Much of Kyrgyzstan's population was forced to do without heat or cooking fuel for approximately two weeks when Uzbek natural gas providers once again decided to stop supplying their neighbors with power on 24 November. The Kyrgyz government owes over $4 million in back payments for Uzbek gas supplies, only $800,000 of which it is required to pay in cash, according to an earlier agreement. The rest of the debt is to be paid in kind, including a number of flour shipments. Apparently the Uzbek side was no longer satisfied with this arrangement and demanded additional cash payments. (KYRGYZ RADIO FIRST PROGRAMME, 1400 GMT, 24 Nov 99; BBC Worldwide Monitoring, via lexis-nexis) This seems to have been at least one of the causes for the most recent cut in power supplies. The Uzbek president also charged Kyrgyzstan with defaulting on its flour shipments and said Kyrgyz citizens would have to do without Uzbek fuel until the final trainload of flour arrived in Uzbekistan. (ROSSIYSKAYA GAZETA, 7 Dec 99; via World News Connection)

After week-long negotiations in Tashkent, the Kyrgyz government reportedly agreed to settle its entire $280,000 cash debt immediately and the two sides were also able to reach a new arrangement on flour shipments. Uztransgaz (the Uzbek Gas Transport Company) officials consented to resume supplying Kyrgyzstan with natural gas by 12 December. (KYRGYZ RADIO FIRST PROGRAMME, 1200 GMT, 12 Dec 99; BBC Worldwide Monitoring, via lexis-nexis)

Some doubt has been cast on whether the Uzbek government's primary reason for cutting off gas supplies to Kyrgyzstan was purely economic. An Iranian radio broadcast suggested that Uzbekistan's main objective in halting the gas deliveries may have been to exert political pressure on the Kyrgyz government, particularly in the area of border control. In mid-November a group of armed men staged an ambush on Uzbek law enforcement officials in Yangiobod District (located in the eastern part of Tashkent Oblast'), killing a number of them. The Uzbek government claims to have proof that the men crossed into Tashkent Oblast' from Kyrgyzstan and has accused Kyrgyz leaders of exercising so little control over their country's borders that armed criminals are able to enter and exit at will. (VOICE OF THE ISLAMIC REPUBLIC OF IRAN, 1500 GMT, 26 Nov 99; BBC Worldwide Monitoring, via lexis-nexis) Uzbek President Karimov has implied on more than one occasion that, if his neighbors are unable to supervise cross-border traffic into and out of their countries adequately, then perhaps his military forces should undertake the task. Thus, it is certainly within the realm of possibility that President Karimov's regime decided to resort to economic measures once again in order to persuade the Kyrgyz government to accept Uzbek border patrols on Kyrgyz territory.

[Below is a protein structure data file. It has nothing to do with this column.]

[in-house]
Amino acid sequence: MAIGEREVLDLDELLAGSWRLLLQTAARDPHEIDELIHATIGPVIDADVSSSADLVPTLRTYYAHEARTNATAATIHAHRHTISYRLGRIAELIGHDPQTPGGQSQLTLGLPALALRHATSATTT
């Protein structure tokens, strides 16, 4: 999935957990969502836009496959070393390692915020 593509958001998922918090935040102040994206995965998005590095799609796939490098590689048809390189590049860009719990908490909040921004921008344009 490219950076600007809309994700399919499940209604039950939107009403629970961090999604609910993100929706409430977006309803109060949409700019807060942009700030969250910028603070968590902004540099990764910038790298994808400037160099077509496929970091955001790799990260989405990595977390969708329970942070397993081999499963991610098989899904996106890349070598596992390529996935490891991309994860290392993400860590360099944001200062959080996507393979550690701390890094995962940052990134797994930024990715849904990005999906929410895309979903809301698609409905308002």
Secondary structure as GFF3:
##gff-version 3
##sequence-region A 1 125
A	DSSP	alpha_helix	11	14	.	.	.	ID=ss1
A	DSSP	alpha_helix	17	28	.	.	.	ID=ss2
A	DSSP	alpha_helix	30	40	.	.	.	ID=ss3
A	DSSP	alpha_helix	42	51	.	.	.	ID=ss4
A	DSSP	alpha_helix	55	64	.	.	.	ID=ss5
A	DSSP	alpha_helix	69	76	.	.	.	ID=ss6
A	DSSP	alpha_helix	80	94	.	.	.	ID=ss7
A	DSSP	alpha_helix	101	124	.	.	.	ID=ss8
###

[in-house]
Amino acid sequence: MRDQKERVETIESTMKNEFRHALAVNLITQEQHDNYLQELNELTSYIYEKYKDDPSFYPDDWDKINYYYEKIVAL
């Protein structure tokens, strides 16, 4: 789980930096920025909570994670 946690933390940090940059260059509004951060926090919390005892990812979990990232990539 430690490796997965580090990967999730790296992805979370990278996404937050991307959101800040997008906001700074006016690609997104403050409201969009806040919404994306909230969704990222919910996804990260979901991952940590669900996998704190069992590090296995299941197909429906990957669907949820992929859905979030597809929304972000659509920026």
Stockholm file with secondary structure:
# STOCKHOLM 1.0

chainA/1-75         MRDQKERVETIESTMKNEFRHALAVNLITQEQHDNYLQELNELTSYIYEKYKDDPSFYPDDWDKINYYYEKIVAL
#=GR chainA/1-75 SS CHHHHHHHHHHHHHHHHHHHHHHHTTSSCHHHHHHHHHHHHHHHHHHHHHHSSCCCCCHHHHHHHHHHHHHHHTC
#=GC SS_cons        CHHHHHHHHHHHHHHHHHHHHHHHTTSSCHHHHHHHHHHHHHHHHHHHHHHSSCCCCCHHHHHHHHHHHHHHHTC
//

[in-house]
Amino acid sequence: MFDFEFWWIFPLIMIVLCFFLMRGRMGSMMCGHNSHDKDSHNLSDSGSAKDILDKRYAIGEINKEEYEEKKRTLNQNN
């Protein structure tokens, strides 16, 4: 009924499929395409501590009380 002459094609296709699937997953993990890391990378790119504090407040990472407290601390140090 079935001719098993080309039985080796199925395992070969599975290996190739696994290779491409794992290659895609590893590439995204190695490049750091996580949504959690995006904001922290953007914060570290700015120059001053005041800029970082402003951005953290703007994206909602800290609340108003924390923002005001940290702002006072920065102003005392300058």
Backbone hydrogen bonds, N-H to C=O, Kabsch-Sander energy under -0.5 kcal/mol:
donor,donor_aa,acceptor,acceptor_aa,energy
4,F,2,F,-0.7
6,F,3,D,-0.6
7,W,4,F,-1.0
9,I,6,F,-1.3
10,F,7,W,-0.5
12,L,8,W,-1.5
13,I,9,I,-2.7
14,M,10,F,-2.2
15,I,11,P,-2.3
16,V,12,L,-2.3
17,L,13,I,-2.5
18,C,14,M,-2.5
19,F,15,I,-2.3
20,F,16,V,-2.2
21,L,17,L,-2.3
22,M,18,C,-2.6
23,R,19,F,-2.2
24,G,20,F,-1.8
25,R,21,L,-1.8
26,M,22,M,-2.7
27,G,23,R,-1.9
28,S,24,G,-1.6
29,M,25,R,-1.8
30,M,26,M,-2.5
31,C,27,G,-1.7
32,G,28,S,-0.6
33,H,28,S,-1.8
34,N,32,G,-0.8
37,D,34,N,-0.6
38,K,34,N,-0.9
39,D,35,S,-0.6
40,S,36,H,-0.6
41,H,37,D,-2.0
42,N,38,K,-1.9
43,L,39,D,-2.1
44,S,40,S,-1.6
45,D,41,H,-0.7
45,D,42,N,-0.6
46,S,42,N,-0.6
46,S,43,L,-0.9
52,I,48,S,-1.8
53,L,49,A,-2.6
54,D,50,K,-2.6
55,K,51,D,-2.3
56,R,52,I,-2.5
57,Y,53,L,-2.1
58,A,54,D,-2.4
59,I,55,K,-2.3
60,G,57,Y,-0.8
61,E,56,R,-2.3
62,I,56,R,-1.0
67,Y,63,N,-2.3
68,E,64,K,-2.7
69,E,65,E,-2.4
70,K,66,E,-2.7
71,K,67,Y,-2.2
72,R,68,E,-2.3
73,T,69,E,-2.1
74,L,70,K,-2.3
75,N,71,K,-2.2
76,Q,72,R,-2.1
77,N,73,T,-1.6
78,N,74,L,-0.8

UZBEKISTAN
Uzbek parliamentary elections fall far short of Western standards

1,218 candidates representing five political parties (the People's Democratic Party -- President Karimov's former party, the Party of Self-Sacrificers -- President Karimov's current party, the Justice Party, the Homeland Progress Party, and the National Renaissance Party) competed for 250 parliamentary seats in Uzbekistan on 5 December. Taken at face value, this would seem to reflect a fairly intense competition for parliamentary positions. However, all of the parties which participated in the elections support the current government's policies. Uzbekistan's two opposition parties, Birlik (Unity) and Erk (Freedom or Free Will), were barred from taking part in the elections because they could not meet President Karimov's strict registration requirements. (AGENCE FRANCE-PRESSE, 3 Dec 99; via Turkestan Newsletter) This is hardly surprising, as many of the opposition's leaders are still wanted on criminal charges in connection with the 16 February bombings in Tashkent, many more of their supporters are languishing in Uzbekistan's prisons, and the parties themselves are not legally recognized by the Uzbek government.